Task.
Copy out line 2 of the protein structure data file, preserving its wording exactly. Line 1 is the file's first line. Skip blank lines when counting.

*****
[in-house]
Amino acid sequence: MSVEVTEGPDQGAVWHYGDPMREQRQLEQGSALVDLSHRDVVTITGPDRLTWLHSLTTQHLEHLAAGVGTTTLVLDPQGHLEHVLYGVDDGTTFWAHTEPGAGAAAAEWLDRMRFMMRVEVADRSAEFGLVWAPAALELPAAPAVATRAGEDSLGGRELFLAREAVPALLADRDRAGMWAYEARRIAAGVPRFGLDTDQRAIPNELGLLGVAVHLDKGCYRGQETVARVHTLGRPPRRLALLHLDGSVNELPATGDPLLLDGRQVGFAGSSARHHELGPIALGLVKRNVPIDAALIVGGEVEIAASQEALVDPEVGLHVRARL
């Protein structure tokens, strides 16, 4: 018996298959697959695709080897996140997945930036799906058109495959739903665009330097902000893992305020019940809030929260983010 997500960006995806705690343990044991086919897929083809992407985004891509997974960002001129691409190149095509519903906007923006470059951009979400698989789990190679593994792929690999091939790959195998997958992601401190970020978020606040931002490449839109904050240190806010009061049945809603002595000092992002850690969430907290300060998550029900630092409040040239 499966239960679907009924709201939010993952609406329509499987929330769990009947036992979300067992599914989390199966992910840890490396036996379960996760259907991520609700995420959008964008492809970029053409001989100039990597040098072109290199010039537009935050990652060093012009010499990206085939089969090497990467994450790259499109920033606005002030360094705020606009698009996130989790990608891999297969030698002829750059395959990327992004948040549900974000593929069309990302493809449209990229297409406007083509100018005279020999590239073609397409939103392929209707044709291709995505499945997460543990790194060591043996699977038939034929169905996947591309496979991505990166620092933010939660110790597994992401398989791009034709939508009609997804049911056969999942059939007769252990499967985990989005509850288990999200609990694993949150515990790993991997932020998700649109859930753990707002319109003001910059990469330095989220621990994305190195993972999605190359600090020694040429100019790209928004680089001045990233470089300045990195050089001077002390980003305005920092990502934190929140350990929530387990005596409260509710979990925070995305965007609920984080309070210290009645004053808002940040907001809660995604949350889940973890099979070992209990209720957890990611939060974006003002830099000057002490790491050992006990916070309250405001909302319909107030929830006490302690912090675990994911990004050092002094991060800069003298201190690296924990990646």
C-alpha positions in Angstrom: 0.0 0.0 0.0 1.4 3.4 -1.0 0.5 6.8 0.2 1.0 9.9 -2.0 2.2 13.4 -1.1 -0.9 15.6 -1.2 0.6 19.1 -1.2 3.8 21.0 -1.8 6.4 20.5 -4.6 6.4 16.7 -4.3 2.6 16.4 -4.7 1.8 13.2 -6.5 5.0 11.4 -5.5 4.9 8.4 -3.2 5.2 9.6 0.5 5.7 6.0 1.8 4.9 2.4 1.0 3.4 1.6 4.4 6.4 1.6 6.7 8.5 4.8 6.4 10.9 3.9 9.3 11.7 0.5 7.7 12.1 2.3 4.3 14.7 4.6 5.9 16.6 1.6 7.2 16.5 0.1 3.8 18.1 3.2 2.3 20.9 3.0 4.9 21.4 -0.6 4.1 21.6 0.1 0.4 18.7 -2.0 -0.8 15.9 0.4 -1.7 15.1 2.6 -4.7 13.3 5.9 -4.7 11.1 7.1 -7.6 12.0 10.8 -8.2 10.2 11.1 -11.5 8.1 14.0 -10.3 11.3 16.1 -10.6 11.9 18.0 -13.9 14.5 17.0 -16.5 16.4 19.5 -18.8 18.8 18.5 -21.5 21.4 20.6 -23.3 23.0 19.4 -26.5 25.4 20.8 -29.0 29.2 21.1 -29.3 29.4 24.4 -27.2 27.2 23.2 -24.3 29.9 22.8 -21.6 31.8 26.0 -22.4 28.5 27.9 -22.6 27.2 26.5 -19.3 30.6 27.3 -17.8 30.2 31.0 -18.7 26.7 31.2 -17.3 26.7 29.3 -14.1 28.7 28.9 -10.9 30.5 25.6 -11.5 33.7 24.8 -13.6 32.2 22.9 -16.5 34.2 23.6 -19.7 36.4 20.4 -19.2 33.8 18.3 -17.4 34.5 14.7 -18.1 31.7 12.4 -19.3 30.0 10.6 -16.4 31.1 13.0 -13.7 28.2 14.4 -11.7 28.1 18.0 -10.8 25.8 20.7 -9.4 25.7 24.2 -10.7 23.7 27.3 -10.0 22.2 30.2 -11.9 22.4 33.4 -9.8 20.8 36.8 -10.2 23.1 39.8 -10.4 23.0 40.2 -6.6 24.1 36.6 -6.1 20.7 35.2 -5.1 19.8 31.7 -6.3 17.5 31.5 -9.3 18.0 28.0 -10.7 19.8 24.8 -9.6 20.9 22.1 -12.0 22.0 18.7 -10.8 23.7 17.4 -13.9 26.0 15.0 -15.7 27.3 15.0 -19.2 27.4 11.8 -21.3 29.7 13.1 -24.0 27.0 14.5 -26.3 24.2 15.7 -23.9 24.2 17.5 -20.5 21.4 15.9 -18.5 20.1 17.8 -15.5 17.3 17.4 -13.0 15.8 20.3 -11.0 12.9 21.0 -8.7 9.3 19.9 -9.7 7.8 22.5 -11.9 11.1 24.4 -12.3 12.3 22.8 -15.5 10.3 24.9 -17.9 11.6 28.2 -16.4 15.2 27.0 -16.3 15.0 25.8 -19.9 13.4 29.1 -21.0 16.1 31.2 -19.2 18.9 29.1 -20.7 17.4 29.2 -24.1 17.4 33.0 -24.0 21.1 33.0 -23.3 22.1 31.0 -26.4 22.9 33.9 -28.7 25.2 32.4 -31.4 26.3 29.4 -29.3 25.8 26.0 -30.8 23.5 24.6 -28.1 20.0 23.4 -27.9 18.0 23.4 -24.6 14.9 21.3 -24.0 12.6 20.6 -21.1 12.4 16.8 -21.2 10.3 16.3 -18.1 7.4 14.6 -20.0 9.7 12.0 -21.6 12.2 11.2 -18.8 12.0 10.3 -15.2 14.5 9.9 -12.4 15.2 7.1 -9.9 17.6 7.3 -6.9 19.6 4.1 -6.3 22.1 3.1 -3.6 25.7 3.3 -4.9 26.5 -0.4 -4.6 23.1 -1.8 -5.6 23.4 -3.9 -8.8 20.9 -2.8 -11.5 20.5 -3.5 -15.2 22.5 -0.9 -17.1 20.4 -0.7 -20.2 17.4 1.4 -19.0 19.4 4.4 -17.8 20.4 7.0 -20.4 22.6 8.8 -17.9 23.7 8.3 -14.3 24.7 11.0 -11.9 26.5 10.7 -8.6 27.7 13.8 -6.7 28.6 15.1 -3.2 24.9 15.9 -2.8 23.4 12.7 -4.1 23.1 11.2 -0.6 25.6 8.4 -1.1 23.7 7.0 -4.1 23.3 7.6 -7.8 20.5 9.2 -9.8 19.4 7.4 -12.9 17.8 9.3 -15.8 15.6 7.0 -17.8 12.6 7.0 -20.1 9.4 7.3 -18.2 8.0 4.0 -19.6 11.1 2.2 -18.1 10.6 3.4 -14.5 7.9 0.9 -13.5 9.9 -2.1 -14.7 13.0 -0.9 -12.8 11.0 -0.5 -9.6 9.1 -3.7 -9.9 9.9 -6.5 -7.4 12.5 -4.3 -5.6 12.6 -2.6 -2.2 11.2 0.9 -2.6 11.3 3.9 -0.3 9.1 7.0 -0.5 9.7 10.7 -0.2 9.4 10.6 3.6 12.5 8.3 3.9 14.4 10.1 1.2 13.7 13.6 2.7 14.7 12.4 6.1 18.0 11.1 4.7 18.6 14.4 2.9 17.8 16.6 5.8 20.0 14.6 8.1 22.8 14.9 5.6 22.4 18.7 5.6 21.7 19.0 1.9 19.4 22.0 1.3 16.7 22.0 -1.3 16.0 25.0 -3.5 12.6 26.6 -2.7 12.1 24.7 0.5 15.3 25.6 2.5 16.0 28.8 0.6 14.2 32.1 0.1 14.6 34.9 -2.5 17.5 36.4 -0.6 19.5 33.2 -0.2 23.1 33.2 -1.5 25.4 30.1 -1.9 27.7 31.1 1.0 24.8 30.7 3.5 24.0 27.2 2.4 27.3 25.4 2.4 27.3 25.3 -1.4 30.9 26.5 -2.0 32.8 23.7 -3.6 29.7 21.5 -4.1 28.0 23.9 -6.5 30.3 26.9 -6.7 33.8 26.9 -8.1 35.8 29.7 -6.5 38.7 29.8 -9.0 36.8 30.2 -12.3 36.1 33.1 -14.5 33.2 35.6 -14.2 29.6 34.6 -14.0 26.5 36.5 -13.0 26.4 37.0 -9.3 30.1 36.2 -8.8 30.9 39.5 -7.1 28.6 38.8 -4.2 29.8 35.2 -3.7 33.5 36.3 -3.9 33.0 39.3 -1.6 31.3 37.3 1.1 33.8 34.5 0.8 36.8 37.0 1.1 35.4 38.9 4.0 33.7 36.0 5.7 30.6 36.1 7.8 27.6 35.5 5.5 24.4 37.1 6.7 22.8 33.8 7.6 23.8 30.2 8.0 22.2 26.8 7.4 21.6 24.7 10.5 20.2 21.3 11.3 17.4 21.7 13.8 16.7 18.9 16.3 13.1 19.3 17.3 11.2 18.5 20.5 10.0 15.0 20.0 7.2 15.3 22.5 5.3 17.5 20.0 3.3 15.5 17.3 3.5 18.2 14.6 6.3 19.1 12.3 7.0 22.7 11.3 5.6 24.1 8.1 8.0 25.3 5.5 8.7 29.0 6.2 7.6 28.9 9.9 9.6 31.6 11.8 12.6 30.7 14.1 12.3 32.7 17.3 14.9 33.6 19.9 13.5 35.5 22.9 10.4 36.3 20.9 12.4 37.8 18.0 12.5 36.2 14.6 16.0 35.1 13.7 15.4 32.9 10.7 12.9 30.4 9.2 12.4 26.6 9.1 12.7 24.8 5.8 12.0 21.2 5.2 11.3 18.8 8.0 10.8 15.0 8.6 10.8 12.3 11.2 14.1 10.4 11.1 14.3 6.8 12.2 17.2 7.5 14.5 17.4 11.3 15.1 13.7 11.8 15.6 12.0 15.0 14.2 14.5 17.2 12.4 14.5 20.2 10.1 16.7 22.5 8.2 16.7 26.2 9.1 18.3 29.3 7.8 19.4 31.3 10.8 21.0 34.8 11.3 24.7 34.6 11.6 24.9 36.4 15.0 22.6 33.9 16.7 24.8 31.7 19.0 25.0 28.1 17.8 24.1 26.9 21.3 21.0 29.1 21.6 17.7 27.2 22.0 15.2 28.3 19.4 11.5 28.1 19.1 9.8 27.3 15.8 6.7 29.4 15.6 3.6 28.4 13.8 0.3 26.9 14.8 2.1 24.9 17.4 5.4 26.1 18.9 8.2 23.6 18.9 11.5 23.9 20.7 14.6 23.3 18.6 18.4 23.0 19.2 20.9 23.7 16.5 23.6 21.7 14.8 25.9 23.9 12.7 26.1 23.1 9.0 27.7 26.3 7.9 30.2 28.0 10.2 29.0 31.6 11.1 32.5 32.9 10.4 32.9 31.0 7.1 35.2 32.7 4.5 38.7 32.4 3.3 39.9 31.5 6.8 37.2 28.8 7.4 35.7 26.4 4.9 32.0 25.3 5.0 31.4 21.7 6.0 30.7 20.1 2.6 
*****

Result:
Amino acid sequence: MSVEVTEGPDQGAVWHYGDPMREQRQLEQGSALVDLSHRDVVTITGPDRLTWLHSLTTQHLEHLAAGVGTTTLVLDPQGHLEHVLYGVDDGTTFWAHTEPGAGAAAAEWLDRMRFMMRVEVADRSAEFGLVWAPAALELPAAPAVATRAGEDSLGGRELFLAREAVPALLADRDRAGMWAYEARRIAAGVPRFGLDTDQRAIPNELGLLGVAVHLDKGCYRGQETVARVHTLGRPPRRLALLHLDGSVNELPATGDPLLLDGRQVGFAGSSARHHELGPIALGLVKRNVPIDAALIVGGEVEIAASQEALVDPEVGLHVRARL